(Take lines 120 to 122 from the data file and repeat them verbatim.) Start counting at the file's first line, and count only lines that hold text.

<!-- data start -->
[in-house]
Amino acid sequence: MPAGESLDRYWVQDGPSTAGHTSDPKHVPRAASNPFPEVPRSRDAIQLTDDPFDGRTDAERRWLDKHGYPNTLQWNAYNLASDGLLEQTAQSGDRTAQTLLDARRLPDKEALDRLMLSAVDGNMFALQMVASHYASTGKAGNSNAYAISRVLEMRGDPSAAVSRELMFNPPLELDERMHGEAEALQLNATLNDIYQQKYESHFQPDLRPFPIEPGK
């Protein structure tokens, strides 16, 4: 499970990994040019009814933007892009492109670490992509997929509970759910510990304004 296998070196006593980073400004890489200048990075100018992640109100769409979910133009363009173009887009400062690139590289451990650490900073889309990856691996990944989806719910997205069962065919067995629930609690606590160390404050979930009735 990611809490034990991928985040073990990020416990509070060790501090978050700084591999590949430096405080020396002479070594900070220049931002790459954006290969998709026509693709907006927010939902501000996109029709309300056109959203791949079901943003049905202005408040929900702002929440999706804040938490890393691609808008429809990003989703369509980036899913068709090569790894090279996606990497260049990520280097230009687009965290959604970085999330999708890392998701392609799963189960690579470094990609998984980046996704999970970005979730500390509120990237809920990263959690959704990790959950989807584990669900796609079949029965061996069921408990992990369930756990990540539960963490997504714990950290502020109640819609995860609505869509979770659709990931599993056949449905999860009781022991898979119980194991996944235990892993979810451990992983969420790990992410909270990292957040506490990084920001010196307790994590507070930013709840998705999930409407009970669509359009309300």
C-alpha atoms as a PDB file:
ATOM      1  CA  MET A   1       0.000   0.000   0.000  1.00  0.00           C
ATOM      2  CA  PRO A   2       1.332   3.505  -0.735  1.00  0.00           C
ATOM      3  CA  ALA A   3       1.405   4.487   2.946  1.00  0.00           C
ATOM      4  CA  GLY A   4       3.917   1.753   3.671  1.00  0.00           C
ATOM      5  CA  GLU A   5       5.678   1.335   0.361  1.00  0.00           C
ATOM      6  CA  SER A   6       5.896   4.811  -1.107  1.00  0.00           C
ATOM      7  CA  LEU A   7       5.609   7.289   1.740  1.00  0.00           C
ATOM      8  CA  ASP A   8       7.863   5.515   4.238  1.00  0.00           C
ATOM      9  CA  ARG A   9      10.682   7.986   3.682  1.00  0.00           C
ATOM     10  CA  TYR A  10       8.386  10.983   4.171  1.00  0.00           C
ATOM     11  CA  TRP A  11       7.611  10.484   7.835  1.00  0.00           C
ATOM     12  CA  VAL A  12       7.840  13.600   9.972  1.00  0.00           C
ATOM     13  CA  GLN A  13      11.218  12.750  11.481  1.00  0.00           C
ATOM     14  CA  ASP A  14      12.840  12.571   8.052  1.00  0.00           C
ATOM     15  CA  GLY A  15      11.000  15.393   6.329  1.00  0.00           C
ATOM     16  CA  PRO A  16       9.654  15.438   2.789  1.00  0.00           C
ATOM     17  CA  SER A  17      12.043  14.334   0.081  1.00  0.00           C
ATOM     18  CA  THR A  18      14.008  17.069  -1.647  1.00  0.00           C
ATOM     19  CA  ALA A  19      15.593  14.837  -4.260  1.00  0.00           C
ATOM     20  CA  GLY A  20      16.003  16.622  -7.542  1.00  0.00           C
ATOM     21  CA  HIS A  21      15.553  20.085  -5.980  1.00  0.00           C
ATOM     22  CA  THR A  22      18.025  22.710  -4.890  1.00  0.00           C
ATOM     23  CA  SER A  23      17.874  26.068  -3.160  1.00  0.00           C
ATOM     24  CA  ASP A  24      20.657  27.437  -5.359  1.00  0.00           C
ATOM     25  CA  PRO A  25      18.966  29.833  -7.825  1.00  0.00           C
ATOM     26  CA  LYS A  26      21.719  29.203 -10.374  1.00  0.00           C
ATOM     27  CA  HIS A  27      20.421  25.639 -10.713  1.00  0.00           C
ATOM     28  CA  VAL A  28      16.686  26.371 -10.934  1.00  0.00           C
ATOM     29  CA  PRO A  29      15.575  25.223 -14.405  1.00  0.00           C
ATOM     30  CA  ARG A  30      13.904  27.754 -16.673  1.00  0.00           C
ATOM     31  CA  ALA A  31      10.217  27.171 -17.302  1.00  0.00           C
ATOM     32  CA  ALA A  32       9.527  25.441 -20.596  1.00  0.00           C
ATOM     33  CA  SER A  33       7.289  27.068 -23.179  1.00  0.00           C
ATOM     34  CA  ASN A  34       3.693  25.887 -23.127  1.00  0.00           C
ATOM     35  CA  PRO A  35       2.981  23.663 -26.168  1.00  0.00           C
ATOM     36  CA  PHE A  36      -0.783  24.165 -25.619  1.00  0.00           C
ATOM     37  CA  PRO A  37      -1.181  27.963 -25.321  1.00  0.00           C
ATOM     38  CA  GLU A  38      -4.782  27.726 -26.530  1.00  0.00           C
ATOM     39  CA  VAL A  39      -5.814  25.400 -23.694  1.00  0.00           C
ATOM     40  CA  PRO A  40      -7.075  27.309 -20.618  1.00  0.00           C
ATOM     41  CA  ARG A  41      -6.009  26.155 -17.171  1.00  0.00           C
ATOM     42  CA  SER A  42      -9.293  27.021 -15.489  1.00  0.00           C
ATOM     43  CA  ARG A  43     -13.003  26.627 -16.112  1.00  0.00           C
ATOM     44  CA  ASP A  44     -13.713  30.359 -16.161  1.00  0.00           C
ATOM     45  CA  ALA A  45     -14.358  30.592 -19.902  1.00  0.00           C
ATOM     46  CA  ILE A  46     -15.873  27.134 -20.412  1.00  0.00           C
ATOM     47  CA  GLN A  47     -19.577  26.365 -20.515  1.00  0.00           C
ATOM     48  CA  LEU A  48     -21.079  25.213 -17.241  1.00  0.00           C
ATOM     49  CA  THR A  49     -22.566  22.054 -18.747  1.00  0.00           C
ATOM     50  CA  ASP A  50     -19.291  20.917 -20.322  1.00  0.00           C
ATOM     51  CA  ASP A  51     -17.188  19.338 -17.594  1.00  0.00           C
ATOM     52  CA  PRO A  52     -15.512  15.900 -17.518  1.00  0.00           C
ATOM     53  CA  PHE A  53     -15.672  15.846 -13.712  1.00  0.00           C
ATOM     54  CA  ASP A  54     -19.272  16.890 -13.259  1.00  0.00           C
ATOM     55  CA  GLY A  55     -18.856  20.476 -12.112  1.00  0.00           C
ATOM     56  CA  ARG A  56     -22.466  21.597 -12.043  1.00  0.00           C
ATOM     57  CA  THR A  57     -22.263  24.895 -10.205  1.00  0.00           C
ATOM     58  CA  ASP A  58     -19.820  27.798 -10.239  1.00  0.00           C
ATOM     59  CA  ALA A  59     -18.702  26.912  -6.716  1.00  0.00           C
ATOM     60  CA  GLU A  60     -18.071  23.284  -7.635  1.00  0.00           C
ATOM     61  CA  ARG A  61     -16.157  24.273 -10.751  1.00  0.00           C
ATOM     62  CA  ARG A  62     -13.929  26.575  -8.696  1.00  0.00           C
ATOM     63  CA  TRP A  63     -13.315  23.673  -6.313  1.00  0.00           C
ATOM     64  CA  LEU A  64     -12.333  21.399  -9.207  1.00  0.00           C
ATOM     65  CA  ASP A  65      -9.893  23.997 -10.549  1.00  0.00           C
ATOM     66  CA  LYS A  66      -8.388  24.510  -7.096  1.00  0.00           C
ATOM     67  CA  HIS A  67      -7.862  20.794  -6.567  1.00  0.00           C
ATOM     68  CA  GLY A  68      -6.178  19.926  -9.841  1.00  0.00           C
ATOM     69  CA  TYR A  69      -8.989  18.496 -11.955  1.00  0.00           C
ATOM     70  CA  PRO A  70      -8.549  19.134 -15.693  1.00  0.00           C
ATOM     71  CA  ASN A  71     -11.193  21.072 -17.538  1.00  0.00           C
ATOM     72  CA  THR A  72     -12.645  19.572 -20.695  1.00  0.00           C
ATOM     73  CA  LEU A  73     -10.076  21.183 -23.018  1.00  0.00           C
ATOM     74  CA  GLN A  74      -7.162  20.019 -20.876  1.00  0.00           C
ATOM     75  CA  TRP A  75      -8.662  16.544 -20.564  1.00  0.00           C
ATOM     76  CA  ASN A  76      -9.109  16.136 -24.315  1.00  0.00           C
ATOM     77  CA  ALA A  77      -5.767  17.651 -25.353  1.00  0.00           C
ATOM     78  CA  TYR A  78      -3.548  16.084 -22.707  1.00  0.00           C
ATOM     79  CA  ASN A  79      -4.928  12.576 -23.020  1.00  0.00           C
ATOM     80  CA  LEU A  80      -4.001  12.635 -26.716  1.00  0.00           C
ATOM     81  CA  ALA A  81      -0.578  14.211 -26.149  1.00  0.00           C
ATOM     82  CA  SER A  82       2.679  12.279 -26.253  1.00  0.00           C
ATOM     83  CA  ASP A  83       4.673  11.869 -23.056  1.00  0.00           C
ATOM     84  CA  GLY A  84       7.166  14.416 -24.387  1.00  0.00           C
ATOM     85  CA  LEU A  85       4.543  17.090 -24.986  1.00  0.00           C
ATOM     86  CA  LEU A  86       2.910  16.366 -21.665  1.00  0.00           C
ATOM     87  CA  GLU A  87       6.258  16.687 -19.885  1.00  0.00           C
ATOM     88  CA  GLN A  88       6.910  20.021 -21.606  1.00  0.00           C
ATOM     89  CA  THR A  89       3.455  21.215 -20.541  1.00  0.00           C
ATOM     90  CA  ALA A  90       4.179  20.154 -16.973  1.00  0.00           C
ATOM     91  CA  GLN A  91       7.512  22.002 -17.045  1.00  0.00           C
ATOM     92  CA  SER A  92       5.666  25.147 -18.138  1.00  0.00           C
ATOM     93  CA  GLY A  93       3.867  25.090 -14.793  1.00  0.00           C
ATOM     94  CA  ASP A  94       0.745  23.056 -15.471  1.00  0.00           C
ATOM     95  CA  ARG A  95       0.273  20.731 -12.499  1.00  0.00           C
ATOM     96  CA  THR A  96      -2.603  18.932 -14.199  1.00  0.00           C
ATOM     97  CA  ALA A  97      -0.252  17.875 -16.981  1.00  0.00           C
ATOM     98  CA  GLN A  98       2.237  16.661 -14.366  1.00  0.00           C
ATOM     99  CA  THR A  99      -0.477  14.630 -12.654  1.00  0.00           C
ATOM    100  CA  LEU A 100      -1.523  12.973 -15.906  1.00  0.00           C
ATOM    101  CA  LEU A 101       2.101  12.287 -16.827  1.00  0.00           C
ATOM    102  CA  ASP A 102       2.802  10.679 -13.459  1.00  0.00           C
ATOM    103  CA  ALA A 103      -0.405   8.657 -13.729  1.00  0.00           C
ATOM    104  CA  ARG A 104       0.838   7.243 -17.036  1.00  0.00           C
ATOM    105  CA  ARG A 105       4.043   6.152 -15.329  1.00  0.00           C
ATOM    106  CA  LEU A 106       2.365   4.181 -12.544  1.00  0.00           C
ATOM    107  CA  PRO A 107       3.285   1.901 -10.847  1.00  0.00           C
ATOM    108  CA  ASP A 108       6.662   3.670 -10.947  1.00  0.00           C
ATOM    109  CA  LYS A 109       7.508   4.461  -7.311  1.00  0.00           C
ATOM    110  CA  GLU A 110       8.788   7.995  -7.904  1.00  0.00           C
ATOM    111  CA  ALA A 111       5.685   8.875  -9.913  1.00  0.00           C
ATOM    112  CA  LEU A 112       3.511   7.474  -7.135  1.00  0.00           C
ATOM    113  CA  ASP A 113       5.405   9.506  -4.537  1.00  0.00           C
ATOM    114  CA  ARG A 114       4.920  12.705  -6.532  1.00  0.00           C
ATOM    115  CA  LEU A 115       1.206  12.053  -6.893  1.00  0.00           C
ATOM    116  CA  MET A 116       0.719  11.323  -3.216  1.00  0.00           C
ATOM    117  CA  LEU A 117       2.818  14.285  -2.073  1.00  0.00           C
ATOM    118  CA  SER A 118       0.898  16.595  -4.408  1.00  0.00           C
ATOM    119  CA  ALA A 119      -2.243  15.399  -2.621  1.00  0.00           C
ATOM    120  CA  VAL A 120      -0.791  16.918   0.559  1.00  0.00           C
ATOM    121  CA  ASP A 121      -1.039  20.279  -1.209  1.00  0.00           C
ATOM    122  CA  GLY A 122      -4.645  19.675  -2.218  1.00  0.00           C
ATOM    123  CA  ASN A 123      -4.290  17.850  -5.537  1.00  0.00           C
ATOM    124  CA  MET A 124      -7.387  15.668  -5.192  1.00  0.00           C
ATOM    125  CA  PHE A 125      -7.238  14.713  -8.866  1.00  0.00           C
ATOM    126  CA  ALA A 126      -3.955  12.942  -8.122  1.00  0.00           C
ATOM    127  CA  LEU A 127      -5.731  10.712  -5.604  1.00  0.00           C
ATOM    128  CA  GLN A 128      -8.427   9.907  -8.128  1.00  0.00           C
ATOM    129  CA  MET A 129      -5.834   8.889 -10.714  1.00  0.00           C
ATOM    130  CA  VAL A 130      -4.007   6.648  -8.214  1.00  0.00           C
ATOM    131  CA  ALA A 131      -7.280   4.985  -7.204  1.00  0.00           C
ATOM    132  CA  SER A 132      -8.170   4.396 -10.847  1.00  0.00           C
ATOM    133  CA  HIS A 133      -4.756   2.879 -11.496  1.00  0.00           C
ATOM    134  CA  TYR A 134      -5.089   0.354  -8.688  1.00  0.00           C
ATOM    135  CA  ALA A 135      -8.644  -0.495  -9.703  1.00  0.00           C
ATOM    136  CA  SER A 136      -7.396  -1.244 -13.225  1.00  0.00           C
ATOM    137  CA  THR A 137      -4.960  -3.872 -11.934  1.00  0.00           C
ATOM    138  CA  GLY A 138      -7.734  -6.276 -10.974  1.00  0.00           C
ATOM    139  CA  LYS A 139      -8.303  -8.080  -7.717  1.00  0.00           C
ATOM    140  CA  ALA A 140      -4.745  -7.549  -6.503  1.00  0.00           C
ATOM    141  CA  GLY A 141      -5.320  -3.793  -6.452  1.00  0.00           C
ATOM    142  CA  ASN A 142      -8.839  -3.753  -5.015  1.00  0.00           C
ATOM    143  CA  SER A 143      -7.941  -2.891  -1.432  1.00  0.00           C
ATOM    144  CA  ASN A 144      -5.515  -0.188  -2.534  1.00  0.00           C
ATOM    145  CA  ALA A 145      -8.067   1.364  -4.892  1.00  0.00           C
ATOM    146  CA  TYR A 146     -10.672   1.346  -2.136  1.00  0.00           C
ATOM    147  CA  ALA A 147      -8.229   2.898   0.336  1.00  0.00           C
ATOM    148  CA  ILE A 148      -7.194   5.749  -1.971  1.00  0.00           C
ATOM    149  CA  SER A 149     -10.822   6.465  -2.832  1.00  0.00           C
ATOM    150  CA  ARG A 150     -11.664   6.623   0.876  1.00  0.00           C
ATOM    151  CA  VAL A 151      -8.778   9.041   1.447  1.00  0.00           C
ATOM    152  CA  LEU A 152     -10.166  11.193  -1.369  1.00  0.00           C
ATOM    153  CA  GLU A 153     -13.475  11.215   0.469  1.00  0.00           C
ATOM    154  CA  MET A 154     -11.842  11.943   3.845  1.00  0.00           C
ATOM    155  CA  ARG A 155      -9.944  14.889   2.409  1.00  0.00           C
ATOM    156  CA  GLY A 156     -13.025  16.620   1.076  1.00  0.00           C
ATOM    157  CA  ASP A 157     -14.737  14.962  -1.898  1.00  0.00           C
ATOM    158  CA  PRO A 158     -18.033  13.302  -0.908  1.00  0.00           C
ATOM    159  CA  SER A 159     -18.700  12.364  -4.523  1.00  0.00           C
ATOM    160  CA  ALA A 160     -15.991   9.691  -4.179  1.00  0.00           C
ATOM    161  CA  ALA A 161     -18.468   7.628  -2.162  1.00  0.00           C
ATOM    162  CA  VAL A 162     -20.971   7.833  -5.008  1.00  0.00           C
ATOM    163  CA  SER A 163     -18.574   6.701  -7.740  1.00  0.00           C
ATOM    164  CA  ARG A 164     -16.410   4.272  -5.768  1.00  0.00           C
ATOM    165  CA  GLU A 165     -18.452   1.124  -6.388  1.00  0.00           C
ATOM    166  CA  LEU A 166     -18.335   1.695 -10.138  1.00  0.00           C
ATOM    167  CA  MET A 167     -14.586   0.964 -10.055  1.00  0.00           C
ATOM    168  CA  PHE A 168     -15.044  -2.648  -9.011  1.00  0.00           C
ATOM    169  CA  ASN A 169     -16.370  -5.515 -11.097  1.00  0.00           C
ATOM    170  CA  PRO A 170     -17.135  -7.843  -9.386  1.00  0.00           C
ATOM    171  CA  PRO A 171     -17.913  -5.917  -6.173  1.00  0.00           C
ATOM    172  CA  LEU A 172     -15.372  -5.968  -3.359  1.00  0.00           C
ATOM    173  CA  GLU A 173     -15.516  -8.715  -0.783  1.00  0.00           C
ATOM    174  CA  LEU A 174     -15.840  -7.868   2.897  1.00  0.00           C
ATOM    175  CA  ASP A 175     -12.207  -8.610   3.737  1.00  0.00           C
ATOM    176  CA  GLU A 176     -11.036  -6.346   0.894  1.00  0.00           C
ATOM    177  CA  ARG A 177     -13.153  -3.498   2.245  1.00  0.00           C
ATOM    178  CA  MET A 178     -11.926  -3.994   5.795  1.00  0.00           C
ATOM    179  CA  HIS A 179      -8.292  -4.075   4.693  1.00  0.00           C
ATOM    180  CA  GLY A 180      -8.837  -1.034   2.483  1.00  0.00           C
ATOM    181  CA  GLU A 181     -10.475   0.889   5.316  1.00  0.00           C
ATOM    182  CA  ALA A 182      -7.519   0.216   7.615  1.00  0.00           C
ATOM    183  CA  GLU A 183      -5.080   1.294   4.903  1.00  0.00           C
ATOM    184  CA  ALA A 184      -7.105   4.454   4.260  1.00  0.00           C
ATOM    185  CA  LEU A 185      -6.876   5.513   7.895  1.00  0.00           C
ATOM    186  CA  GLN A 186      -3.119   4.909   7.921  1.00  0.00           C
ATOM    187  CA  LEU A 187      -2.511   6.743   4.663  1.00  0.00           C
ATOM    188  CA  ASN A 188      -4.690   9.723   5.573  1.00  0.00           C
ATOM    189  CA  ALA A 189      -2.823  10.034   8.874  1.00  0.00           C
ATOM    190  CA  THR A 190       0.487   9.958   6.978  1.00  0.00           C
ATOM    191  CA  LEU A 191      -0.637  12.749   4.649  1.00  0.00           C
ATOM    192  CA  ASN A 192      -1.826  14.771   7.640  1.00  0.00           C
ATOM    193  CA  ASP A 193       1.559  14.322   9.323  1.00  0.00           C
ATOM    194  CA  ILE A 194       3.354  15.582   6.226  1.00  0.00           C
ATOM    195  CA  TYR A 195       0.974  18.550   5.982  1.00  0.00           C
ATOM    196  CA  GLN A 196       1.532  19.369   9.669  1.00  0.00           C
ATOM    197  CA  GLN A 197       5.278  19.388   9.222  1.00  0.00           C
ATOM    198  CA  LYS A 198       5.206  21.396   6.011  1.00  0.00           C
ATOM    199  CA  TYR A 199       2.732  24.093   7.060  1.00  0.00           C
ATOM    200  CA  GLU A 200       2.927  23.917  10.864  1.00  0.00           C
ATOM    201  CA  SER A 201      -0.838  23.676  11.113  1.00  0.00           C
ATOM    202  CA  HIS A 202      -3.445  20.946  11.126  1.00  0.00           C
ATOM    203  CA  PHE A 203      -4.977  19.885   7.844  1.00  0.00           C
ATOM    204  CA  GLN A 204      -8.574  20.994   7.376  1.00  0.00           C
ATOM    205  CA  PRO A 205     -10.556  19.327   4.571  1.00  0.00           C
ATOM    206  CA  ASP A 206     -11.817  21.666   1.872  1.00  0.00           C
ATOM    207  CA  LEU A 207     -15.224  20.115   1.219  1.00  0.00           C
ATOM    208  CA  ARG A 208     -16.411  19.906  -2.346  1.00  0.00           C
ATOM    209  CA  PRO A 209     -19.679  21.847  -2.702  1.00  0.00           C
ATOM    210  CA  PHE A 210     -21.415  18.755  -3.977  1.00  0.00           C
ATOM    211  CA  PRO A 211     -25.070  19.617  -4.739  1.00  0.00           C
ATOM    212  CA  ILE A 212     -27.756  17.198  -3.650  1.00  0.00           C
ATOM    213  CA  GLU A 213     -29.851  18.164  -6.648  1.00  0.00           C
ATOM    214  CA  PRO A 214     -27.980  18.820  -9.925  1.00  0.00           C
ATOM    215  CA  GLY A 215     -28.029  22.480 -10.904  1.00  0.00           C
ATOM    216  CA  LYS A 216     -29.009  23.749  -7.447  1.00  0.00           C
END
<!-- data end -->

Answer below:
ATOM    116  CA  MET A 116       0.719  11.323  -3.216  1.00  0.00           C
ATOM    117  CA  LEU A 117       2.818  14.285  -2.073  1.00  0.00           C
ATOM    118  CA  SER A 118       0.898  16.595  -4.408  1.00  0.00           C